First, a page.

The Torah in Parashat Behar (25) discusses various laws relevant to the sale of real property, including the provision allowing one who is forced to sell property to buy it back when he obtains the means to do so. The Torah distinguishes in this regard between batei arei choma – homes in walled cities – and other properties, stating that batei arei choma may be bought back only within the first year after the sale. If the seller does not buy the home back within a year, the sale is final, and the home does not return to the original owner even at yovel (the jubilee year). This is in contrast to other properties, which may be bought back by the original owner at any time, and if they aren’t, then they return to the owner with the onset of yovel. The Torah makes an exception to the law of batei arei choma in the case of the Leviyim’s cities: if a Levi is forced to sell his home, he is given the opportunity to buy it back at any time.
Rav Mordechai Yosef Leiner of Izhbitz, in Mei Ha-shilo’ach, suggests viewing the unique law of batei arei choma as symbolizing the potential “permanence” of interpersonal offenses. Sins committed against God alone can be atoned through repentance, whereas interpersonal offenses cannot be atoned without receiving the victim’s forgiveness (Mishna, Yoma 85b). Accordingly, the Mei Ha-shilo’ach suggests a parallel between the laws of the redemption of sold property and atonement. Most properties can be purchased back after they are sold, just as sins committed against God can be atoned at any time through the process of repentance. The law of batei arei choma, however, represents sins committed against one’s fellow, which could turn out to be a permanent stain on the perpetrator’s record if he does not seek reconciliation with the victim and earn his forgiveness. The Mei Ha-shilo’ach writes that just as the seller has only the first year to buy back the home, similarly, it is advisable for one who wronged his fellow to seek his forgiveness soon afterward, rather than allow the feelings of hostility to fester, which could make reconciliation far more difficult to achieve.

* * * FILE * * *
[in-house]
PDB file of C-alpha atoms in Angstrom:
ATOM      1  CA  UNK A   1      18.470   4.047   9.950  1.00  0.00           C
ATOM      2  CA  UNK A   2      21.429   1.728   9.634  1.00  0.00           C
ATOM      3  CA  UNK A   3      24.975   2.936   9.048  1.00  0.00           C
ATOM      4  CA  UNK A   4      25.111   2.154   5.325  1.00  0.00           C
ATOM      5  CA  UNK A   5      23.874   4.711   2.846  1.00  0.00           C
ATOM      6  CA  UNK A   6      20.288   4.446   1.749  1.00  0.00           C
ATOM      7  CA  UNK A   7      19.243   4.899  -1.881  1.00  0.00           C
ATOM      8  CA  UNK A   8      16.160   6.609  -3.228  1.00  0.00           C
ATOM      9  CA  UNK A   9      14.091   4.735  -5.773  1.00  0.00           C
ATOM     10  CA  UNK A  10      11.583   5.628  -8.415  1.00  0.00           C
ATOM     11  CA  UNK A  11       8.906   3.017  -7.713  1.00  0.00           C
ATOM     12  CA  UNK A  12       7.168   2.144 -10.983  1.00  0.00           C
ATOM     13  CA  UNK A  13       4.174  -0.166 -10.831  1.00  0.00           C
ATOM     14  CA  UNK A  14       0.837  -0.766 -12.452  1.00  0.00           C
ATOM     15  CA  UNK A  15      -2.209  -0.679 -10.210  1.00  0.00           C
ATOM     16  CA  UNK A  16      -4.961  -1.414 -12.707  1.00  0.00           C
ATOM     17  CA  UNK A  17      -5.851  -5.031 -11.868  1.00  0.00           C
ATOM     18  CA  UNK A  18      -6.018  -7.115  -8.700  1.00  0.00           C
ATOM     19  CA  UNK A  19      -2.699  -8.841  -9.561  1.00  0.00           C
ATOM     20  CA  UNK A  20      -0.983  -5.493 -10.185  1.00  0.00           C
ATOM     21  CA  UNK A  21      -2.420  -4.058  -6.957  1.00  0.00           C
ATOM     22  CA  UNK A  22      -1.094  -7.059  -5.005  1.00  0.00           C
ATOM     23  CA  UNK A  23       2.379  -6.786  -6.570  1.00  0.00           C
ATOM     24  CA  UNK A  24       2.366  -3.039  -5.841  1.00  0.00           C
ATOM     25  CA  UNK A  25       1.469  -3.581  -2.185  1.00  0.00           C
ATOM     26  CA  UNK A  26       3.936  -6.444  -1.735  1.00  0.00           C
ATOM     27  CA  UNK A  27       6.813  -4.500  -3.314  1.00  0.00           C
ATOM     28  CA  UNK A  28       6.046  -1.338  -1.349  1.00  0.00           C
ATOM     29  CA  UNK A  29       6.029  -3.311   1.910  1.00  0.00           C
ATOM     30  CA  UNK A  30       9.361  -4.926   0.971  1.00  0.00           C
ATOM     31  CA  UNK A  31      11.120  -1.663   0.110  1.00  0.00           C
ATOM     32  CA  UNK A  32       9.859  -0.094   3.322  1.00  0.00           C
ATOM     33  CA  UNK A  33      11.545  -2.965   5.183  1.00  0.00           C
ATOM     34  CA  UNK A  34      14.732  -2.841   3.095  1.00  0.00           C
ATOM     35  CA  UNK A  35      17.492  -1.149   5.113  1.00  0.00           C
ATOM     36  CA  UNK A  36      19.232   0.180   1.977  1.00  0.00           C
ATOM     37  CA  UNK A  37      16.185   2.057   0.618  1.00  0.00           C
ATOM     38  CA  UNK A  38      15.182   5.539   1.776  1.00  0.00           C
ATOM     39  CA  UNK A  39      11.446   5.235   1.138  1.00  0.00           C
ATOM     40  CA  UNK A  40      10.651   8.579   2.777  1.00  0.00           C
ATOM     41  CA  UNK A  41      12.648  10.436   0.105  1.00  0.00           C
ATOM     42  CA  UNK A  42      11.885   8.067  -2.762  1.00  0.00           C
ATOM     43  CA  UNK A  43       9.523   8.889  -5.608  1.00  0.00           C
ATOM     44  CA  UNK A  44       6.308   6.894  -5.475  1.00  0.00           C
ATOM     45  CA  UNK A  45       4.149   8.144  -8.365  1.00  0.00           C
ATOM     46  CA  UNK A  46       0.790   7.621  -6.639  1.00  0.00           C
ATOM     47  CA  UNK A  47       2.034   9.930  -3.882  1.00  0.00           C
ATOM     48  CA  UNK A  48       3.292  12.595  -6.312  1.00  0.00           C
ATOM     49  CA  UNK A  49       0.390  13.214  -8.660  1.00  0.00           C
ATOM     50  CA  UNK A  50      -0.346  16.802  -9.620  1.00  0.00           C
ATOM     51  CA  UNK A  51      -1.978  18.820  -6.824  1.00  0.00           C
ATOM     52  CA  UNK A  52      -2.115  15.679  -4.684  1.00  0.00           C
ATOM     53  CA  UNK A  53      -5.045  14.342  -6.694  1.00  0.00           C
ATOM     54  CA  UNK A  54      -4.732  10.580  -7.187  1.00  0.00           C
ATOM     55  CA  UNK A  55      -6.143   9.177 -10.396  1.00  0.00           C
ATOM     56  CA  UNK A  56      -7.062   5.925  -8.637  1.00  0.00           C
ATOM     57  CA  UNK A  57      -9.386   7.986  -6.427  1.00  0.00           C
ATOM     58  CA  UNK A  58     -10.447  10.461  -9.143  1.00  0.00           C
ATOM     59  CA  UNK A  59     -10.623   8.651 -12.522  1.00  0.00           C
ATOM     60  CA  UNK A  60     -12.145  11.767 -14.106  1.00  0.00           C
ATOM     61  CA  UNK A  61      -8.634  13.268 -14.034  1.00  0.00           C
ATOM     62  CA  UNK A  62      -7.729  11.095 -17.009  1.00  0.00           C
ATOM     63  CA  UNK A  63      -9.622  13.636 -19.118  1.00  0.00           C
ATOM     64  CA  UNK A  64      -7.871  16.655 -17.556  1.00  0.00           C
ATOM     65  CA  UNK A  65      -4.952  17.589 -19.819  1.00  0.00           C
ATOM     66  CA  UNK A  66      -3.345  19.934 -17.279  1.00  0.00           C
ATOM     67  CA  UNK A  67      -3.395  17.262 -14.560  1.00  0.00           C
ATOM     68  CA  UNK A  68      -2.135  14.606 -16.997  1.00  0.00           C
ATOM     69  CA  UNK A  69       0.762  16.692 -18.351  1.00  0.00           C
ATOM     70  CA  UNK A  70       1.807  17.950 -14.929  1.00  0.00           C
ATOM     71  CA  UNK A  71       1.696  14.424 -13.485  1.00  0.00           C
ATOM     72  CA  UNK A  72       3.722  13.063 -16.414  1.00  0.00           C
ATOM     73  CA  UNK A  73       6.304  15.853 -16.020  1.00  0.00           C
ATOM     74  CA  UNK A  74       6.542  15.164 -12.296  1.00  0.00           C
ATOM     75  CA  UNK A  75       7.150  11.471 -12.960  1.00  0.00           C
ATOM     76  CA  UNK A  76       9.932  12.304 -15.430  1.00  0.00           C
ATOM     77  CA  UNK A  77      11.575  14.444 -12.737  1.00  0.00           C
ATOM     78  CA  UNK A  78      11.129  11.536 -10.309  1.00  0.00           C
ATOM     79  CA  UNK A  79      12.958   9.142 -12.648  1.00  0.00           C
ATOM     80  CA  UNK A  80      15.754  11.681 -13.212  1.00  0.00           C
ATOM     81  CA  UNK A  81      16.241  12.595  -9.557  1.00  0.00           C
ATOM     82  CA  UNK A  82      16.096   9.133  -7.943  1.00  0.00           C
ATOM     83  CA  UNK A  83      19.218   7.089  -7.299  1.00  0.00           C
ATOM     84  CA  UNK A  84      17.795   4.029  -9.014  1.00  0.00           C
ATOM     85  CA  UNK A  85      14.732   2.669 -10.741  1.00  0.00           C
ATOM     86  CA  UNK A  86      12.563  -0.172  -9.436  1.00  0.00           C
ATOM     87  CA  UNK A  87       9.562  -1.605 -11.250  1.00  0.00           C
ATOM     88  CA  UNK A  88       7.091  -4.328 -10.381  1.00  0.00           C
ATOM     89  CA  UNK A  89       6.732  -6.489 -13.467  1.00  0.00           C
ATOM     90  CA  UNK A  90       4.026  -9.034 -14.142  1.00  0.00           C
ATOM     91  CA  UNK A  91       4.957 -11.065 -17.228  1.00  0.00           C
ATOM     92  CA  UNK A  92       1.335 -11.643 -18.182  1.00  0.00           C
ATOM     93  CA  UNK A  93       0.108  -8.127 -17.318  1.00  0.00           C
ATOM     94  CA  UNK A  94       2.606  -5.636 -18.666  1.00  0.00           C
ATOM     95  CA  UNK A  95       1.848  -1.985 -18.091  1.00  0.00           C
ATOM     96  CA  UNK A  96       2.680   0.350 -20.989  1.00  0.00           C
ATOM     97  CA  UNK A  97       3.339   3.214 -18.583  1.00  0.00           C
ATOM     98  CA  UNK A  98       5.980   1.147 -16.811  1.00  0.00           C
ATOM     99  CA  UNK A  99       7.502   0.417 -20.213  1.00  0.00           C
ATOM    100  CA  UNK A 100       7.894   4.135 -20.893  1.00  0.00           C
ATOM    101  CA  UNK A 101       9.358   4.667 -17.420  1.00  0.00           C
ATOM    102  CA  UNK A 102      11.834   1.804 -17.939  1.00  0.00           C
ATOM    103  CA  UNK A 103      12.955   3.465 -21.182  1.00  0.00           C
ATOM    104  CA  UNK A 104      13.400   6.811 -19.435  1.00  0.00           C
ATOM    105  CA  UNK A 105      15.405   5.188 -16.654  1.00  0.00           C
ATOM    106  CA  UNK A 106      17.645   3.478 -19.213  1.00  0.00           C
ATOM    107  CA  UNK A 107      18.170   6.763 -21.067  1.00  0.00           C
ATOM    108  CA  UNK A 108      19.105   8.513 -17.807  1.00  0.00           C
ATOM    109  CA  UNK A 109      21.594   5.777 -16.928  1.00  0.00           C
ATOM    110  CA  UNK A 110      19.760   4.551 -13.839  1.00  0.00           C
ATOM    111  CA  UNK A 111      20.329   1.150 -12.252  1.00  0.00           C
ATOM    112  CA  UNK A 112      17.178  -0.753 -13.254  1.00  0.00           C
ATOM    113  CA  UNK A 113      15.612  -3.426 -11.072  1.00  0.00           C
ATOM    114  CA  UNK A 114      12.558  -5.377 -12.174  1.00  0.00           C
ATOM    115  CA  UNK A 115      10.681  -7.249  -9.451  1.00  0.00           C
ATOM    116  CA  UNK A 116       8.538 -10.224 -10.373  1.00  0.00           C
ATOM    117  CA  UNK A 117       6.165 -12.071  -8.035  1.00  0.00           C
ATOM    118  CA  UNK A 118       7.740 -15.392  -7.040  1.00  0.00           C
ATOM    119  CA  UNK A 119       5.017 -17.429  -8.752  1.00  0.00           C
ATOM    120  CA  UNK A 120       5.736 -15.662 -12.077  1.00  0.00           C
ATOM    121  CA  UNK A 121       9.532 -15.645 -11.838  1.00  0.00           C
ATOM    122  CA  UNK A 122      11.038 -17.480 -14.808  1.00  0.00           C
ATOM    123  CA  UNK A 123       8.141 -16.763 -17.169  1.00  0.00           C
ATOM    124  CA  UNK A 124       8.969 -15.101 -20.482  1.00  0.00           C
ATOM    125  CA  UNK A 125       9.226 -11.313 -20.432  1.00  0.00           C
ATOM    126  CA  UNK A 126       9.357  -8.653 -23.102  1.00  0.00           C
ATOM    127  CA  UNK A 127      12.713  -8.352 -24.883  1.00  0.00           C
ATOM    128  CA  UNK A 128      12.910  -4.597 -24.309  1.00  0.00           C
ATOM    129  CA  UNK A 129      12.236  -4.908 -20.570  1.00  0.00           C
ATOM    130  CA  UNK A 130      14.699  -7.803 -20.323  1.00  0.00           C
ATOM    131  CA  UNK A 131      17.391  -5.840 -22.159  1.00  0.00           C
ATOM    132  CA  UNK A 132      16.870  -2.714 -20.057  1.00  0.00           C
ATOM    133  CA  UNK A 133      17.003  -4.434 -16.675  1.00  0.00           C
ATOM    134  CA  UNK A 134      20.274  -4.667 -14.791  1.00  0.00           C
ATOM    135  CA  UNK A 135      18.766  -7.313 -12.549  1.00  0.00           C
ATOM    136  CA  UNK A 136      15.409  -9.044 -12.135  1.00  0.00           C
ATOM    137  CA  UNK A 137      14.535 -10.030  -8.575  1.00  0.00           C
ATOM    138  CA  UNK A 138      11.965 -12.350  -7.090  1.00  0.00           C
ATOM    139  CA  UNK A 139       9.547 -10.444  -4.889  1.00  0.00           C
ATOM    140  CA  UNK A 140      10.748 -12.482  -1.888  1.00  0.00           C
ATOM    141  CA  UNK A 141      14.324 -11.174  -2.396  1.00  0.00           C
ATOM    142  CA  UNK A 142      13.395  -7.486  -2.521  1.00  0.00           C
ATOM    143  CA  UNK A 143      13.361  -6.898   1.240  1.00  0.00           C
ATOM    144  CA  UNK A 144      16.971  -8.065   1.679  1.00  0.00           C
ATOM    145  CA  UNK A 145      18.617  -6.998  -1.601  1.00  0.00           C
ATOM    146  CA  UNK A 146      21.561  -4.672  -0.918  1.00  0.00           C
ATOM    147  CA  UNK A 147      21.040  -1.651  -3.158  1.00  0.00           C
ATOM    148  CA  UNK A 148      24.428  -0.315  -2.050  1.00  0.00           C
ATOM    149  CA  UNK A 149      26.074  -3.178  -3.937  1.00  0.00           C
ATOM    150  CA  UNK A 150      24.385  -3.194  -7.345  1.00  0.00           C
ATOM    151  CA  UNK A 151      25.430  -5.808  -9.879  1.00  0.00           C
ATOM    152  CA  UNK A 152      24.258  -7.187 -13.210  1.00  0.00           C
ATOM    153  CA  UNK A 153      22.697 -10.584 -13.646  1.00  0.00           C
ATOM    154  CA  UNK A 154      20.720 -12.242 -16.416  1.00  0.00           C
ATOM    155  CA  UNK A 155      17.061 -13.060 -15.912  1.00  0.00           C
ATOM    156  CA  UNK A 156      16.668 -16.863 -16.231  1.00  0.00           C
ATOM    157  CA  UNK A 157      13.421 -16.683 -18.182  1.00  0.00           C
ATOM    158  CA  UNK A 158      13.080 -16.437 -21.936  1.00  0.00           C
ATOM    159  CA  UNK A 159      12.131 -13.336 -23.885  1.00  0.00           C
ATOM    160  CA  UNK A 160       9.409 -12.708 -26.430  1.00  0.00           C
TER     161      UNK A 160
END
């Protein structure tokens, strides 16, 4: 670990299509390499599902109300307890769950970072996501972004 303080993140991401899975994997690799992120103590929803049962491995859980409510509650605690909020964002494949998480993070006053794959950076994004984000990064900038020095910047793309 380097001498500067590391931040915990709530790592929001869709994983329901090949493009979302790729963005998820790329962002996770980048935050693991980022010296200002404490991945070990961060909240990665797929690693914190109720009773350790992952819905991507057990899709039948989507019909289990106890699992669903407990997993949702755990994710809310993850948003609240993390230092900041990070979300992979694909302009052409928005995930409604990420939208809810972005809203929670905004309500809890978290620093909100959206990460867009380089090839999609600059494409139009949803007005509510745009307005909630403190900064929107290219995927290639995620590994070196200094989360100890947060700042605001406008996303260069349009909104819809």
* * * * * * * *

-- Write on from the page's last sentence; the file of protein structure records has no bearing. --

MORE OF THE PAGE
Walled cities are used to represent interpersonal offenses, the Mei Ha-shilo’ach writes, because the Gemara (Arakhin 15b) describes the lips as protective “walls” which are to prevent hurtful and inappropriate speech from leaving a person’ mouth. The case of one who sells his home in a walled city thus alludes to one who chose to surrender control over his “walled city” – his faculty of speech – and use it freely and without discretion, causing great harm to his fellow.
Addressing the unique status of a Levi’s home, the Mei Ha-shilo’ach suggests that this law reflects the notion that by devotedly serving God, we are always able, in a sense, to reclaim anything we’ve lost. The Leviyim, who ministered in the Beit Ha-mikdash, represent a life devoted to the service of God. And through the service of God, the Mei Ha-shilo’ach writes, “a person can achieve everything he’s lost.” What this might mean is that when we devote our lives to serving God, we are able to put our material possessions into a broader perspective. Financial losses mean less to us if we live with our minds focused on the goal of serving God. And thus in the cities of the Leviyim – for those who live like the Leviyim, devoted to the service of the Almighty – the loss of property is never permanent, because the financial loss will be offset by the satisfaction of serving God and maximizing one’s spiritual potential, the value of which far exceeds that of any material possession we could ever acquire.